With her sharp brown eyes and quick wit, she soon became a spokesperson for the family business and eventually for the local seafood industry. She's served on advisory committees, councils, task forces, and chambers of commerce. Now she's on the Board of Directors of the Maryland Agricultural and Resource-Based Industry Development Corporation (MARBIDCO), created in 2004 by Maryland's General Assembly to give the state's farming, forestry, and seafood industries an economic boost.

It has not been an easy path. The Bay has seen sharp declines in oysters since her father, W.H. Harris, first launched his seafood business back in 1947, after he returned from serving overseas. That year Maryland's oyster harvest came in around 2 million bushels a year. Though it saw some ups and downs, thirty-five years later the catch was still hovering around 2 million bushels. It must have seemed that the oysters would go on forever.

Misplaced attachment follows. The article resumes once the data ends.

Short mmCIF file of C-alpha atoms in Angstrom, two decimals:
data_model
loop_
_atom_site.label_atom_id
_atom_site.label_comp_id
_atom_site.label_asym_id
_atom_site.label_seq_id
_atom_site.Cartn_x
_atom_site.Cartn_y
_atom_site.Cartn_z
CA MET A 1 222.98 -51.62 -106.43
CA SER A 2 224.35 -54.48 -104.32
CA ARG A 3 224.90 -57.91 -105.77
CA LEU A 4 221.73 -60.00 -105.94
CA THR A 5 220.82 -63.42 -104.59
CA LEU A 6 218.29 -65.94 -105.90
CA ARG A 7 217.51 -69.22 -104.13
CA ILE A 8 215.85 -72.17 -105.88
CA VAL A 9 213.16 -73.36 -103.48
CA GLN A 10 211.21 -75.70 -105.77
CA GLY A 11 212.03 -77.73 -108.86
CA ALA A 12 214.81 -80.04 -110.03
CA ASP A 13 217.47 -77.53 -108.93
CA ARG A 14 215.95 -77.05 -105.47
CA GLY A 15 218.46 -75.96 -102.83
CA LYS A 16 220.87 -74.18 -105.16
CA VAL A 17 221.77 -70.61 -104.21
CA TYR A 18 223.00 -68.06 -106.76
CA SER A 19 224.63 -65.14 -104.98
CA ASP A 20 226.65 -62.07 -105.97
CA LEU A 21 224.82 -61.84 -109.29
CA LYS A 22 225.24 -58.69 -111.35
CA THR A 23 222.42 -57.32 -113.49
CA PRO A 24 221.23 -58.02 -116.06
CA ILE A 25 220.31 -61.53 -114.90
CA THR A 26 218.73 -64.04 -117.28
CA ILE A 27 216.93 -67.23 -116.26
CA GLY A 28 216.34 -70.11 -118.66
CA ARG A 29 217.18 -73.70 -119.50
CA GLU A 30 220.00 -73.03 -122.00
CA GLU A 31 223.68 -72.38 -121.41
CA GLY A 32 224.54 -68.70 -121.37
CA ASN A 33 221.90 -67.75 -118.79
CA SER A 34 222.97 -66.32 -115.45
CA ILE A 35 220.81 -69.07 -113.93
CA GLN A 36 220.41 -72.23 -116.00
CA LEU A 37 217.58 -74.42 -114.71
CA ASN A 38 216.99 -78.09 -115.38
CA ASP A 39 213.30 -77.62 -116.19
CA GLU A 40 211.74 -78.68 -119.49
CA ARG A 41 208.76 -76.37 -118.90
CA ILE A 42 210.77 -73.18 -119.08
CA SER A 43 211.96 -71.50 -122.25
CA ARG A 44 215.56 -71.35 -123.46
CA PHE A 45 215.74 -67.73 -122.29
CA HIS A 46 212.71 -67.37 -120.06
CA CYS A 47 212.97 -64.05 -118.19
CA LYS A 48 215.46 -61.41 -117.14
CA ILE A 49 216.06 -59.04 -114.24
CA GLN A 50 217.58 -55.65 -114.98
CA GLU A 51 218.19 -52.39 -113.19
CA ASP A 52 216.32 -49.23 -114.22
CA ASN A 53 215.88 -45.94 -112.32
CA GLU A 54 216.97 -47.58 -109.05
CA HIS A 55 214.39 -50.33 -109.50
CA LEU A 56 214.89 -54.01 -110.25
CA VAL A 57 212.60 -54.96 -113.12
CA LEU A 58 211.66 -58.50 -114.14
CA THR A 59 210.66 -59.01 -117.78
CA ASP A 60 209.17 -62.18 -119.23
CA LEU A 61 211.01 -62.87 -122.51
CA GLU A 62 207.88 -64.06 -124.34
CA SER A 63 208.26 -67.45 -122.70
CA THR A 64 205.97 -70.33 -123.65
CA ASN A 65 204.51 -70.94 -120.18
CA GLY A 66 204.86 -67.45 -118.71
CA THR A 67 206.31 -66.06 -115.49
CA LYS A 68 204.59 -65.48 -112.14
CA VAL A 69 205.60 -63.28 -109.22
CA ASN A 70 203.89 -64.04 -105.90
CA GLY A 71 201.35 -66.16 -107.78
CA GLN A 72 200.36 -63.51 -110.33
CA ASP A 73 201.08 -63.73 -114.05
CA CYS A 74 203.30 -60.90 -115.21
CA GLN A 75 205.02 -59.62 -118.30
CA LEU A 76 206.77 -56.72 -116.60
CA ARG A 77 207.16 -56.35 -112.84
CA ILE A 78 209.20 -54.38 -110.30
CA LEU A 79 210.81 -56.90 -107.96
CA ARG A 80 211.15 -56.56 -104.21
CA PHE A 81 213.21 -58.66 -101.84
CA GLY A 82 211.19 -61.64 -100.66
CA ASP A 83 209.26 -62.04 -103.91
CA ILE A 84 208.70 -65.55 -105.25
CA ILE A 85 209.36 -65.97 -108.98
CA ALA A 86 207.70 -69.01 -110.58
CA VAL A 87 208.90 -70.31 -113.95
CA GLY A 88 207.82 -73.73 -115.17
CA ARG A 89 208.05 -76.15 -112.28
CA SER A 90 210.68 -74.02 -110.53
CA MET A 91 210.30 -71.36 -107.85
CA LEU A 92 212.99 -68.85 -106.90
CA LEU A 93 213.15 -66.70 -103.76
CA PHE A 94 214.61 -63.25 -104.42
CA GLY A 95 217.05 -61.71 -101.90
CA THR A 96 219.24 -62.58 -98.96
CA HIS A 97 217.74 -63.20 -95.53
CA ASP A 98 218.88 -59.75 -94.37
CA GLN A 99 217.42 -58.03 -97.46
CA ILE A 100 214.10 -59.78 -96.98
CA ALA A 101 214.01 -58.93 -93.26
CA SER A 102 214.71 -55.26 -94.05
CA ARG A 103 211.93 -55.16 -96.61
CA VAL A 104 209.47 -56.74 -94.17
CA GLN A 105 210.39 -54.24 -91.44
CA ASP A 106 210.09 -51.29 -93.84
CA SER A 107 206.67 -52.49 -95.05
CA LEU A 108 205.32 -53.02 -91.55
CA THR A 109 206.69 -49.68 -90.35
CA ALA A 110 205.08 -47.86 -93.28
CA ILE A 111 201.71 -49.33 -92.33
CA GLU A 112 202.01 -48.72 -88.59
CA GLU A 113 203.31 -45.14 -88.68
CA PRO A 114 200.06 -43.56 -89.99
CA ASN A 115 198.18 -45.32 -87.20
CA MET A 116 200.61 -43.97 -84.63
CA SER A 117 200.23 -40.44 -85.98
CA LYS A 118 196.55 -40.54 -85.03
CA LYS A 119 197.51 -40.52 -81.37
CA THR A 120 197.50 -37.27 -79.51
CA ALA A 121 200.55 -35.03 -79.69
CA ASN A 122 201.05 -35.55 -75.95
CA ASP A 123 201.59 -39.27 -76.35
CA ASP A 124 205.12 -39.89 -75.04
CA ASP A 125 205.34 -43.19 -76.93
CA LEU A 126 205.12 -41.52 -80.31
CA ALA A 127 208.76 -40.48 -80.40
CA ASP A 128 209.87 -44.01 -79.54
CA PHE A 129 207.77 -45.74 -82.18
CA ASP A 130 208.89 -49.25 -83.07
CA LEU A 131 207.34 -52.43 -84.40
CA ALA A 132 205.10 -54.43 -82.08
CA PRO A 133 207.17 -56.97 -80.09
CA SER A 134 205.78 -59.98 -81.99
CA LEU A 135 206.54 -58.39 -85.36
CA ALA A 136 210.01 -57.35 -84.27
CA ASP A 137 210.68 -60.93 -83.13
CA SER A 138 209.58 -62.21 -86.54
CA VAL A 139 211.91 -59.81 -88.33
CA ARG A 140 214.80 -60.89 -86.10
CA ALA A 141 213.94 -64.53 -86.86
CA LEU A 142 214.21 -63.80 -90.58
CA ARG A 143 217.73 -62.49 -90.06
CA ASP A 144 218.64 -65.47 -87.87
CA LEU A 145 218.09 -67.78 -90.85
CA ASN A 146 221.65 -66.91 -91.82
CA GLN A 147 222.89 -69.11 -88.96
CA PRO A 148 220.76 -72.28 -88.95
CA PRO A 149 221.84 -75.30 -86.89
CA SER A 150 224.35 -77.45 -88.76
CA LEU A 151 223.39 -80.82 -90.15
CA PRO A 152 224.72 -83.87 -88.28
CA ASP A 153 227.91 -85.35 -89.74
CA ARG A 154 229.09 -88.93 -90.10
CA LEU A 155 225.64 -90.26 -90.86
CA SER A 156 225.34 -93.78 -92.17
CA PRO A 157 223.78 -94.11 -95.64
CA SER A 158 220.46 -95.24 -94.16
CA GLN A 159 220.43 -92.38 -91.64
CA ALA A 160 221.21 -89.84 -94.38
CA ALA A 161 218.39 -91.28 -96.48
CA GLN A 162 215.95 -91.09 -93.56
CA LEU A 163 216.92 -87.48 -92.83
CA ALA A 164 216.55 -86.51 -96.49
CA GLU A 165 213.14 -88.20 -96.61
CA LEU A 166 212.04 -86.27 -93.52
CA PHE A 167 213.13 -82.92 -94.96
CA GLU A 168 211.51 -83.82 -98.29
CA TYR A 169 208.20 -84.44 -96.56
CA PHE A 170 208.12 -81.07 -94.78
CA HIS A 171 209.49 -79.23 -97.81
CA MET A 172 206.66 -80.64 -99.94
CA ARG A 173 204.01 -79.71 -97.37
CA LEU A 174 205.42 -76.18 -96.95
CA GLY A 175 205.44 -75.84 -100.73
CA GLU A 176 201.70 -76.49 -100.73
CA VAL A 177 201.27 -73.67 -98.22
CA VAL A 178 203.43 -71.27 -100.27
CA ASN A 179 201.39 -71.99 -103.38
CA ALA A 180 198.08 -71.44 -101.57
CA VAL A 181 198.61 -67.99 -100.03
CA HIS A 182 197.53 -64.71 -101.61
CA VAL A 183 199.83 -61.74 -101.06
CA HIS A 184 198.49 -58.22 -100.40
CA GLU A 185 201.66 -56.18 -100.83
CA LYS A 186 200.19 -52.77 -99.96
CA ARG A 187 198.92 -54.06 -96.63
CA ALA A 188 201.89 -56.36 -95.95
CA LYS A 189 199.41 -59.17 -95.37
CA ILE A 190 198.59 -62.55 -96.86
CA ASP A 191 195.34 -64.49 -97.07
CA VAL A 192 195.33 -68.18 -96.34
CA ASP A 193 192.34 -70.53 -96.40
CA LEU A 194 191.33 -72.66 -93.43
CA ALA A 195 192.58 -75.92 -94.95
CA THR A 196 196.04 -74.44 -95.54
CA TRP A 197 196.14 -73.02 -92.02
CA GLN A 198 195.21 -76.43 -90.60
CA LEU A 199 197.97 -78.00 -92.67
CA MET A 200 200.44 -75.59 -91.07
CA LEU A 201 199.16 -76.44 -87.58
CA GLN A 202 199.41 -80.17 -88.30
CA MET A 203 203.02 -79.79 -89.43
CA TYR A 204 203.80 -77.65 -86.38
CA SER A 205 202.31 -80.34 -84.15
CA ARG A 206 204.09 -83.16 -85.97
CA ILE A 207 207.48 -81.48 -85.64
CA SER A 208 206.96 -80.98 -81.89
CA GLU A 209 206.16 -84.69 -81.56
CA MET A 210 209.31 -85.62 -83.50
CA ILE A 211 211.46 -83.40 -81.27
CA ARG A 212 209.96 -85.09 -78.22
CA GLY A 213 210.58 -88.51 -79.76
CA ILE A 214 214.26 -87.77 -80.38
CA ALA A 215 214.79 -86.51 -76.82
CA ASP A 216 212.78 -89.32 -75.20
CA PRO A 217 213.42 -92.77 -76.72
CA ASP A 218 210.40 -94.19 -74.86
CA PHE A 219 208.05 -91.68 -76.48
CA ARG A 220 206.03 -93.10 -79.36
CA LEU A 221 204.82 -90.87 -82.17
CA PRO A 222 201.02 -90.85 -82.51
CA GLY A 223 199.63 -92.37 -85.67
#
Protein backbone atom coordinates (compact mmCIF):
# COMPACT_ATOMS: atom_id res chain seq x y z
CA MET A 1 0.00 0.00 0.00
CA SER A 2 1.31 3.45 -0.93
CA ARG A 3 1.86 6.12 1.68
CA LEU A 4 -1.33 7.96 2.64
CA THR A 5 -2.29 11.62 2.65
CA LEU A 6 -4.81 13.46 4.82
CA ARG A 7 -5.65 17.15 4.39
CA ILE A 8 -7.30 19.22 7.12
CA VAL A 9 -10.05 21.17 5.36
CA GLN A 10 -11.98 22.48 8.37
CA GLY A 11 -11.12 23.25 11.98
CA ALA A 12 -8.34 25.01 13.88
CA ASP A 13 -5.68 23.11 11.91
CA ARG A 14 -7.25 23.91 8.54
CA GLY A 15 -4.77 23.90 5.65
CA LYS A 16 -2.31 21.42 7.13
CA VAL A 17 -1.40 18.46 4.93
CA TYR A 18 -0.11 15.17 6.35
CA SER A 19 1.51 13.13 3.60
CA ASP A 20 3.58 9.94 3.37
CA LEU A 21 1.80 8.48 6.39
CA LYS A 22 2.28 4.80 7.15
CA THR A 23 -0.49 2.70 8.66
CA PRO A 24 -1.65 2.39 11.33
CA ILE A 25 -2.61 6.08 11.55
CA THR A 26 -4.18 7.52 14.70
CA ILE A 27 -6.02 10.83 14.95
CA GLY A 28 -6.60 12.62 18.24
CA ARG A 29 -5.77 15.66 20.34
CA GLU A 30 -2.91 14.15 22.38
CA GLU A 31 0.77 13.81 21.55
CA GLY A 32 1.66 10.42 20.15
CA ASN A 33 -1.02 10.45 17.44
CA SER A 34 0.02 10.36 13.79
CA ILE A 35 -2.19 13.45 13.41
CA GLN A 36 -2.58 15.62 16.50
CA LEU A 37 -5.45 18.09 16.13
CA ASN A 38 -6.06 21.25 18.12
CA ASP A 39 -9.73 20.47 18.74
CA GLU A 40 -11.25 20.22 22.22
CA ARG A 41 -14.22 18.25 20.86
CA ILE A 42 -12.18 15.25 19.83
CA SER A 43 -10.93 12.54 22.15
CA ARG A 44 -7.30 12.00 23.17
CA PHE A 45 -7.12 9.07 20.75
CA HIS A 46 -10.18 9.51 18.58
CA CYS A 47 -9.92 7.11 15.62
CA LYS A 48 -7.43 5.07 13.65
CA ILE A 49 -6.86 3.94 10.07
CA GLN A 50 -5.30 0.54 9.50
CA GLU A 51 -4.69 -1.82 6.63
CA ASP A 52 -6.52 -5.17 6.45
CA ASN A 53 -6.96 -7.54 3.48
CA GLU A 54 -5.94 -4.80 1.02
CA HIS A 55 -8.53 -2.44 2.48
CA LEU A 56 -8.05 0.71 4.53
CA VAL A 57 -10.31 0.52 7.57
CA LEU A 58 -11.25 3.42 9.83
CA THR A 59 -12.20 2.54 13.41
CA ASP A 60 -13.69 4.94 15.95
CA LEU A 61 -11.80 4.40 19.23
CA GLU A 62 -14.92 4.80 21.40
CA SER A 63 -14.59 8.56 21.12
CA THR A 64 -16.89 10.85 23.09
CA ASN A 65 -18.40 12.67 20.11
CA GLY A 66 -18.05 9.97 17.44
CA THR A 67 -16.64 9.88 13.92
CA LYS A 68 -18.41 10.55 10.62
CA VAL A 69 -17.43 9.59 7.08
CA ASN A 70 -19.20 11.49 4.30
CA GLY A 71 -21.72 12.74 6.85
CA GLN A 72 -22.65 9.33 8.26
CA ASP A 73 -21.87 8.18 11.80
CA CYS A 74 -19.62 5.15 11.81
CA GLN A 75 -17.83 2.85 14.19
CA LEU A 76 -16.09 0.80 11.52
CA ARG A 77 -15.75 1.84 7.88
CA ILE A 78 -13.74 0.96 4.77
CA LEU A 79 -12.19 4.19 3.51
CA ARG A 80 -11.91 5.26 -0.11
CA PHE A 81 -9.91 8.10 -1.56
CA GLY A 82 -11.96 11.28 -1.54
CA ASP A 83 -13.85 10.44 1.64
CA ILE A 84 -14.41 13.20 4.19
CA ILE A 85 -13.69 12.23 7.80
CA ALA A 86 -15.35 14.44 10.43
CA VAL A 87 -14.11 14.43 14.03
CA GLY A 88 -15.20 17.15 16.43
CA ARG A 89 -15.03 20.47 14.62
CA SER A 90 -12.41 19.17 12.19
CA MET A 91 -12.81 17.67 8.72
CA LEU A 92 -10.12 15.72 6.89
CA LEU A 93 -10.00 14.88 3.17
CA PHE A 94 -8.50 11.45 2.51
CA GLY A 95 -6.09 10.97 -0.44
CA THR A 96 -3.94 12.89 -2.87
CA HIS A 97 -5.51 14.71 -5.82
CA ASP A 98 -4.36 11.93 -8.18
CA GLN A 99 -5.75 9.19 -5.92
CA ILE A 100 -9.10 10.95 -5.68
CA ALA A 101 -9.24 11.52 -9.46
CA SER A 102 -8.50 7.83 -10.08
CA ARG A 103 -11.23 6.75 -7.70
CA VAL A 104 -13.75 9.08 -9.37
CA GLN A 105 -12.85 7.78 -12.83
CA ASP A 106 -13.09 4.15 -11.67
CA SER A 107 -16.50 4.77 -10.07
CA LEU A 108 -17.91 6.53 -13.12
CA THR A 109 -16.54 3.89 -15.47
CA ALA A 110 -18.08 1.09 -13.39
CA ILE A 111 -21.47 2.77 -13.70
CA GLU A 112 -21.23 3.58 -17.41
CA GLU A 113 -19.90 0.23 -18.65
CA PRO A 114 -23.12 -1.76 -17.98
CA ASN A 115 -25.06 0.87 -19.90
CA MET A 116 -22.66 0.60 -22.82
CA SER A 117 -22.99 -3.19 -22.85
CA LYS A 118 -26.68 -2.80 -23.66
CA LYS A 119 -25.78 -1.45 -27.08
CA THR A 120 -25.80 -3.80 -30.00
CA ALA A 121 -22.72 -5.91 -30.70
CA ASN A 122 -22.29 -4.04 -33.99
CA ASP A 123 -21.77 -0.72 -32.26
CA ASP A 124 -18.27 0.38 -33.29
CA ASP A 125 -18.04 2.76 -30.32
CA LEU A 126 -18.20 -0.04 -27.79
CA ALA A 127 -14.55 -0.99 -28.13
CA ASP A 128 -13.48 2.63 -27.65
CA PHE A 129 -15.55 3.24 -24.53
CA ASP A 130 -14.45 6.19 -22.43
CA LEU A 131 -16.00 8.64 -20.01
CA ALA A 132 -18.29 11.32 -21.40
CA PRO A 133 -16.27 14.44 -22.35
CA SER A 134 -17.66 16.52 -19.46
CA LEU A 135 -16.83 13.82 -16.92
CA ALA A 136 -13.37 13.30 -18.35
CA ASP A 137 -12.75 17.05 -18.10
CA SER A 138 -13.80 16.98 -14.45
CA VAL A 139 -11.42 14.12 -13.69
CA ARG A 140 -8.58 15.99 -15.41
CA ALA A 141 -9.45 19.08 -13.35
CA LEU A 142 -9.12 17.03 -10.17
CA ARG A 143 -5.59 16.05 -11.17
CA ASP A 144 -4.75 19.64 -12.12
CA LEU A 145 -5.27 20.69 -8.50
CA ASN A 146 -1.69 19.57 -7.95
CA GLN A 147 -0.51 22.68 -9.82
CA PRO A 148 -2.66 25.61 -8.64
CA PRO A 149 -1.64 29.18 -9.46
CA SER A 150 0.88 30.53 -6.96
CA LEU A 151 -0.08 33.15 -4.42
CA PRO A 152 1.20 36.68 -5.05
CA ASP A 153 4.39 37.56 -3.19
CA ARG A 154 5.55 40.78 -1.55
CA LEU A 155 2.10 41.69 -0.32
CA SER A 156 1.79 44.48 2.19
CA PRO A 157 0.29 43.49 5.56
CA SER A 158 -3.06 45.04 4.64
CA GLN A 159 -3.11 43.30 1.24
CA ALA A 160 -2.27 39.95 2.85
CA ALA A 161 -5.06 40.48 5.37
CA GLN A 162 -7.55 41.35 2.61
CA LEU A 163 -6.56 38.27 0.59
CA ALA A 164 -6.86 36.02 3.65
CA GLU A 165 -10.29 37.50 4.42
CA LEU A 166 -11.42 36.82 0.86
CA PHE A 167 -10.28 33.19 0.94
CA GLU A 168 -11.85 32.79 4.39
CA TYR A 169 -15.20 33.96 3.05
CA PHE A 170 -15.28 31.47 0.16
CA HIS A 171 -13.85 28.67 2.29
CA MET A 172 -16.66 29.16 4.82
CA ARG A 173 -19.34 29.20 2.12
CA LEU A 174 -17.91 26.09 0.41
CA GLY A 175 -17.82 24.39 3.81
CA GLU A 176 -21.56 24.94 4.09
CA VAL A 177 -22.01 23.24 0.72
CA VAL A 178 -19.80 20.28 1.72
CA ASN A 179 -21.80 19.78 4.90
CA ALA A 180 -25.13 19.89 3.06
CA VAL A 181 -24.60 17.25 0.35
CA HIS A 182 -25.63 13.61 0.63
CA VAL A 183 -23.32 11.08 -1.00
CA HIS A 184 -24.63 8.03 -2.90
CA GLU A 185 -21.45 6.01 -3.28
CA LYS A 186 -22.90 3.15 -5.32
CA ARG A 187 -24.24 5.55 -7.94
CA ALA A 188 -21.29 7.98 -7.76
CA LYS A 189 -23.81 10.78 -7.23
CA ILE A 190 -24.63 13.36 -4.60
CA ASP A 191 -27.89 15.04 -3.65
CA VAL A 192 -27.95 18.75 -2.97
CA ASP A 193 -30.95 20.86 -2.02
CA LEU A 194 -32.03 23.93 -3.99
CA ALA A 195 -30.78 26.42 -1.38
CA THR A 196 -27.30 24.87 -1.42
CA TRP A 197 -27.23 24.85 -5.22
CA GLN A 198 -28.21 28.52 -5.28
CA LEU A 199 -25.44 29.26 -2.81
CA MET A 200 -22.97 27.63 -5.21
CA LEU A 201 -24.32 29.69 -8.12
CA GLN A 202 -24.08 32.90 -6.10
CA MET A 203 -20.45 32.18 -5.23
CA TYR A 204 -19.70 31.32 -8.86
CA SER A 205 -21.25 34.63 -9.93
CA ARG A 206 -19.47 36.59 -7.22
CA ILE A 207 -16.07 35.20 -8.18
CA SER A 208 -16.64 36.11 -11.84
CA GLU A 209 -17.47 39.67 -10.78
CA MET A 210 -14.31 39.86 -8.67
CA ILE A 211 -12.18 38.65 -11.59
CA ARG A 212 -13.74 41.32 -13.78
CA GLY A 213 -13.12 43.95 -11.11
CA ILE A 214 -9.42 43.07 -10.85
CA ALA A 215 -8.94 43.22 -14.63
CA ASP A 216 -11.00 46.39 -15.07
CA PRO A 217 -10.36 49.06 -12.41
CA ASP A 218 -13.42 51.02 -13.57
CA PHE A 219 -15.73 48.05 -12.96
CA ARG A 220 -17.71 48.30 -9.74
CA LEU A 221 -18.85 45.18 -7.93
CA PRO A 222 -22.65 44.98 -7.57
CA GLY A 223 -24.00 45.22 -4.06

Then, in the mid-1980s, two oyster diseases, MSX and Dermo, rode a drought-driven salt wedge well into Maryland waters. They soon decimated oyster bars in the northern Bay, as they had in Virginia. The harvest plummeted, reaching rock bottom in 2004, with a commercial haul of less than 7,000 bushels.

All through this time, the Harris-Oertel clan worked to keep their seafood business going. They now run a seafood restaurant that sits right next to the oyster shucking plant. Seated around a cozy table there, they recall the heyday of the oyster business.

Art Oertel points along the walls of the restaurant, where two rows of shelves hold a collection of oyster packing cans. Their labels sport all manner of graphic designs and names. There's Jack's Oysters, Sailor Boy, and Silver Sea. There's Tred Avon River and J.C. Lore.